From The Editor: January 2007
A month ago, a young black man was shot outside a New York strip club on the morning of his wedding. Sean Bell was unarmed, the police fired 50 rounds — you know the story, which is all about police abuse and racism. Those are the accusations, at any rate. But the Bell shooting and the controversy surrounding it, the threat of riots and the calling for the scalp of police commissioner Ray Kelly over one accidental shooting, make me wonder where the outrage is over a much larger problem in Philadelphia: the epidemic of young black men killing each other.
We’ve decided, in fact, there is nothing we can do about the mushrooming murder rate in this city; police commissioner Sylvester Johnson has admitted that his department has no answers. A few weeks ago, Johnson came to an event that this magazine sponsored at the National Constitution Center, to discuss violence in Philadelphia. District Attorney Lynne Abraham was there, along with Dorothy Johnson-Speight, founder of Mothers in Charge; also on the panel was Greg Gilderman, who wrote November’s cover article about the murder epidemic, and Penn professor Lawrence Sherman, who has ideas about getting guns off the street that have worked in other cities. The discussion was intense, but our police commissioner seemed lifeless, without energy or ideas; he defended his department and, unlike Abraham, is obviously not open to trying anything new.
Johnson seems more worried that aggressive policing will break the law — “I’m not going to break the law to enforce the law” is one of his favorite mantras — than he is concerned with figuring out a way to stop Philly’s youth from killing each other. Think about that for a moment: Our top law enforcement officer wants to proceed cautiously, not upset the status quo, not trounce on anybody’s civil liberties, in the face of a rising violent crime wave in his city.
It amazes me that Johnson wasn’t fired long ago — if the Sean Bell shooting prompted calls for the dismissal of New York’s police commissioner over one accidental death, why don’t 400 murders a year in Philadelphia demand action? Apparently we’re comfortable with a commissioner whose idea of leadership is to go around saying things like “I don’t believe that law enforcement is ever going to change the quality of life.” Or: “This is not just happening in Philadelphia. You’ll see the same thing in other big cities. Violence is up all over.” And: “I get concerned and a little frustrated, but it’s not enough frustration to change myself.”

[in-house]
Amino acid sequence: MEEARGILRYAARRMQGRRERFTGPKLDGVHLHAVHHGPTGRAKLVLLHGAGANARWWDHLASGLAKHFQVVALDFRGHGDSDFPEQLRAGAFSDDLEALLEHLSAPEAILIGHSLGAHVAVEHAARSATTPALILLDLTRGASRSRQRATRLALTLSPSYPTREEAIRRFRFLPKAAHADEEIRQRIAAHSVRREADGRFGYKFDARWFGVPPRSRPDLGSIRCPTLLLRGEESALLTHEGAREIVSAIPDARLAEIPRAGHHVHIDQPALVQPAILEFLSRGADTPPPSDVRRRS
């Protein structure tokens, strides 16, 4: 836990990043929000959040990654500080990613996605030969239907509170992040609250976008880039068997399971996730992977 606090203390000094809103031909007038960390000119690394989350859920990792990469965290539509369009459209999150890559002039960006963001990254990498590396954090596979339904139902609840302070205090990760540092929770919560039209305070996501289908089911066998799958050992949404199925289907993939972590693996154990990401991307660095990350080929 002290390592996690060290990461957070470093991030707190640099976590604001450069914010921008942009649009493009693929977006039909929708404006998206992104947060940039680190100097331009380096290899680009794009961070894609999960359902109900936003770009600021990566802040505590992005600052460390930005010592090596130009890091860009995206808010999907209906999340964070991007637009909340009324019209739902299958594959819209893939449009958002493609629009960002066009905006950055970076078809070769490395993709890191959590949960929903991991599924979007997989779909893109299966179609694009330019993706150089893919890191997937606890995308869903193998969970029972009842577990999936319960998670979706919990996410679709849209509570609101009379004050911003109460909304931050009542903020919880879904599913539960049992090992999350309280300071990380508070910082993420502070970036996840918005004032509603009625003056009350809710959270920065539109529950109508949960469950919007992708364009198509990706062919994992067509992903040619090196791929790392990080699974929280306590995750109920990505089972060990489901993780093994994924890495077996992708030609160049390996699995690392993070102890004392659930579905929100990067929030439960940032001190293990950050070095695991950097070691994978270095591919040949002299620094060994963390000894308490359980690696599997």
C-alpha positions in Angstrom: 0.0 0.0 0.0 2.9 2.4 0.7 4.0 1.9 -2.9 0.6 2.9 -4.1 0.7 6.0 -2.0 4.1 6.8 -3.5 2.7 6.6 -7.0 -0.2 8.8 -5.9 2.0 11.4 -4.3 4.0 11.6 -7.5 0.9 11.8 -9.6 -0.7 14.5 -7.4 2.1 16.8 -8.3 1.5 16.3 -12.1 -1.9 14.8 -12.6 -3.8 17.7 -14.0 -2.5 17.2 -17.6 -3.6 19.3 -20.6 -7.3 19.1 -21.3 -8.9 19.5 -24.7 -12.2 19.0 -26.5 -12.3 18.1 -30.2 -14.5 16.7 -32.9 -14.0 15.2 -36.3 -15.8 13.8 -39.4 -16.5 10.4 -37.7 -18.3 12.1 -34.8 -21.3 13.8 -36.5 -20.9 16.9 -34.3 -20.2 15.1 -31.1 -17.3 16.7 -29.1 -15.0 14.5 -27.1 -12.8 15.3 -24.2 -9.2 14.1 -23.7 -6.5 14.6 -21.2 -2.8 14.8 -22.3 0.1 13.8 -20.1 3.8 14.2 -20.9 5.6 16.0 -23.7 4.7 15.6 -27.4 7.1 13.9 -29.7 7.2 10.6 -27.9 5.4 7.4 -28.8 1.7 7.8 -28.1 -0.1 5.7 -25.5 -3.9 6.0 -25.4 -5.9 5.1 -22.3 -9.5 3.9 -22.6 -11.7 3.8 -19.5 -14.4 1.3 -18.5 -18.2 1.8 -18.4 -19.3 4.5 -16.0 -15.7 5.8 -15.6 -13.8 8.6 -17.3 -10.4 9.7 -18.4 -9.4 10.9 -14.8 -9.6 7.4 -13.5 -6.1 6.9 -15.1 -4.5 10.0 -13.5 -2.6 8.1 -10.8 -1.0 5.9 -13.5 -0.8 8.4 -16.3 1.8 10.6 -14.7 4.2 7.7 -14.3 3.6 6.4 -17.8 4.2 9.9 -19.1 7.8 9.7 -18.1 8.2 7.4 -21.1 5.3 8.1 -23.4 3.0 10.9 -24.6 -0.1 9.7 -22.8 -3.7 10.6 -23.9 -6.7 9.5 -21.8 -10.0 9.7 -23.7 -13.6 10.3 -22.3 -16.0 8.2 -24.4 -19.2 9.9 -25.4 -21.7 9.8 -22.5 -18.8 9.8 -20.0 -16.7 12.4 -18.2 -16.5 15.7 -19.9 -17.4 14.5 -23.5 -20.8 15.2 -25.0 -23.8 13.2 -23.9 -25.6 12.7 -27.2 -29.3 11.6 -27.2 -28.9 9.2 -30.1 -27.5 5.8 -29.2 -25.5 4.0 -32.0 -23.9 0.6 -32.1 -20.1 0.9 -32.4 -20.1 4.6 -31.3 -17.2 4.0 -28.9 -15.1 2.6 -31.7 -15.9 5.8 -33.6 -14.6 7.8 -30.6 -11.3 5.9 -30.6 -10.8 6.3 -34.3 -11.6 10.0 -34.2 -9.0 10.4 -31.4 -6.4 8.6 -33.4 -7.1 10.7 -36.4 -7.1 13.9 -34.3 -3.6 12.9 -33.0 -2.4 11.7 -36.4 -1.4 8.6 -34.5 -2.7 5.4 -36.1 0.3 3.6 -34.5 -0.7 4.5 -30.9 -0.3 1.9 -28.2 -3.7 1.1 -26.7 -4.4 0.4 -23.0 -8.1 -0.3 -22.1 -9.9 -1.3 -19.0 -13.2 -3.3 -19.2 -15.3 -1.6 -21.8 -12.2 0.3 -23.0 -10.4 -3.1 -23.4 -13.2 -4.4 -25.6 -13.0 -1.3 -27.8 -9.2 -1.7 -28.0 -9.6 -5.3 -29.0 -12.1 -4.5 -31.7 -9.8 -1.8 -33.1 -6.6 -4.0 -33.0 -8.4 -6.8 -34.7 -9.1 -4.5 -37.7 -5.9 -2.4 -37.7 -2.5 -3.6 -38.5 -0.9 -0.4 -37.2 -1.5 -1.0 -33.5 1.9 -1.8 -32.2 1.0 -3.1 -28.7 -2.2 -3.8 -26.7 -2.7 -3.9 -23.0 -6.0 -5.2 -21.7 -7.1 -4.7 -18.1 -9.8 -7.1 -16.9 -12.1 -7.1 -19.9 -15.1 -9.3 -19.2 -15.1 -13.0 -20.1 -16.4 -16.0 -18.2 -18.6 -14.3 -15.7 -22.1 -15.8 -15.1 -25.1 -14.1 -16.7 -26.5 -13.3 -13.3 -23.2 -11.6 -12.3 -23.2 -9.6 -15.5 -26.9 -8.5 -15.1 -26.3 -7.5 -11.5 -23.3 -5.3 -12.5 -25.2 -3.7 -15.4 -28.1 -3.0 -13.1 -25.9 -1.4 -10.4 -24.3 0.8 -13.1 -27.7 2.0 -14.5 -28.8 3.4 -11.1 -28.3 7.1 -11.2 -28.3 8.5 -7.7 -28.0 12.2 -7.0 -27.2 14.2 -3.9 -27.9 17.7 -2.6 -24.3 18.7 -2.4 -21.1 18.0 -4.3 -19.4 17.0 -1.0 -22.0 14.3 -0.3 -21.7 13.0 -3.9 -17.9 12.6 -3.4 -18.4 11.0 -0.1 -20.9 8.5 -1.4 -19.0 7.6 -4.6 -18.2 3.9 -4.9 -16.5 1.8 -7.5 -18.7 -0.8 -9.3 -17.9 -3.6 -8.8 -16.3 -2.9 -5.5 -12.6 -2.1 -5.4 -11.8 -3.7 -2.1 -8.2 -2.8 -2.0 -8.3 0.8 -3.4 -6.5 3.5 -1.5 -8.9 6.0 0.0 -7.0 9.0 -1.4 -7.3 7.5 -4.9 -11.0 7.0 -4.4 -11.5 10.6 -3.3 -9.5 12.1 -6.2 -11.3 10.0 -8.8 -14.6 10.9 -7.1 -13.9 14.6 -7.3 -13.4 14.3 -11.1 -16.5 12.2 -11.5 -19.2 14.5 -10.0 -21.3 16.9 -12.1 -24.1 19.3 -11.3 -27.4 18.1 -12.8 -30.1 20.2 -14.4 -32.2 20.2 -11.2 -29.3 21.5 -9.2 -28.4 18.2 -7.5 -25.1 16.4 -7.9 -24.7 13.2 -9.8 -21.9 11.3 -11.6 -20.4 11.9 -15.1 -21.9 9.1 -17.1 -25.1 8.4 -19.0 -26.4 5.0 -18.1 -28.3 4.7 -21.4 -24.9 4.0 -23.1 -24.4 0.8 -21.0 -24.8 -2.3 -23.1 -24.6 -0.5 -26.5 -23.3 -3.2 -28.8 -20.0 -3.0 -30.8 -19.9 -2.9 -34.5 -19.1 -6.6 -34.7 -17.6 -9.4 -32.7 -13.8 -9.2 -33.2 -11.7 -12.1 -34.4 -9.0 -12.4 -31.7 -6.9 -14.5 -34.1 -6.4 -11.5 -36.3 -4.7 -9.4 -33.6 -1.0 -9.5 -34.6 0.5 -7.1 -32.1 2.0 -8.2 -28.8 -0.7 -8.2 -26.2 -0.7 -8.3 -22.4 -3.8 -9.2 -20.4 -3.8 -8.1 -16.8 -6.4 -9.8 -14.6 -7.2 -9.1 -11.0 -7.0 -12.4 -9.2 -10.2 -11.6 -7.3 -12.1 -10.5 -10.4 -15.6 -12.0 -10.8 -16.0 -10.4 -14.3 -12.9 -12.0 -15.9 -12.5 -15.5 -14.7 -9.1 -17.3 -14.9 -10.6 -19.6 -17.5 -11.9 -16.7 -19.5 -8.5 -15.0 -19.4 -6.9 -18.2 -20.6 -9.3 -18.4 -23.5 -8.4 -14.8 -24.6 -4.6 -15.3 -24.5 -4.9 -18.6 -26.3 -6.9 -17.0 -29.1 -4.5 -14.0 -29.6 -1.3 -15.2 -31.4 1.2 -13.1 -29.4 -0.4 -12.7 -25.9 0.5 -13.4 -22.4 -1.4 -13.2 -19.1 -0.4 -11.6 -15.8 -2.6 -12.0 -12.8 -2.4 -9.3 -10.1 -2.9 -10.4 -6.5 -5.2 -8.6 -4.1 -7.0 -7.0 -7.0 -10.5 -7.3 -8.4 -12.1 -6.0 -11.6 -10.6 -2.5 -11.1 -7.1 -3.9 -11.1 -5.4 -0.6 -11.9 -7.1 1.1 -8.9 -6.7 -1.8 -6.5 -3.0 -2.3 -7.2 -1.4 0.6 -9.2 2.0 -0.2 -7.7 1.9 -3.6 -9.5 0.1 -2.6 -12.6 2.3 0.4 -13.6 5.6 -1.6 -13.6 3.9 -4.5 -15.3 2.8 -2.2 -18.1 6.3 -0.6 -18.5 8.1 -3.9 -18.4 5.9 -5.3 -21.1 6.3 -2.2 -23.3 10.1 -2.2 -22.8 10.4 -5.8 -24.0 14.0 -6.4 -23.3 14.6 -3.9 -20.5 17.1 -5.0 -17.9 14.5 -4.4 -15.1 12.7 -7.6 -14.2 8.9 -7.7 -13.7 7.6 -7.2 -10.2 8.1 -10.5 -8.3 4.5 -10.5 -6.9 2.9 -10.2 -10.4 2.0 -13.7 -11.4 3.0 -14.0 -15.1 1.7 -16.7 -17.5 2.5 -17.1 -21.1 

Nor is the murder wave enough of a problem for John Street to find a new police commissioner, even with a sizable chunk of the city a war zone, with residents living in fear. The Daily News recently captured that fear after another wrenching murder: A five-year-old girl named Cashae Rivers was shot while riding in a car, and there was a chance for four witnesses to identify the gunman at a preliminary hearing. Except that they said, No, not us, we didn’t see a thing. That’s the Stop Snitching mentality that’s gripped this town, where neighborhoods can’t even speak out against the drug dealers and other thugs who murder our children.
There are no easy, quick answers to gun violence. But aggressive policing — as we and others have discussed — has worked in New York and other cities that have had big drops in violent crime. That would at least be a starting point. Of course, it’s easier for us to get distracted by a horrible murder of an unarmed young man on the morning of his wedding than it is to face a terrible problem that’s now costing this city 400 lives a year.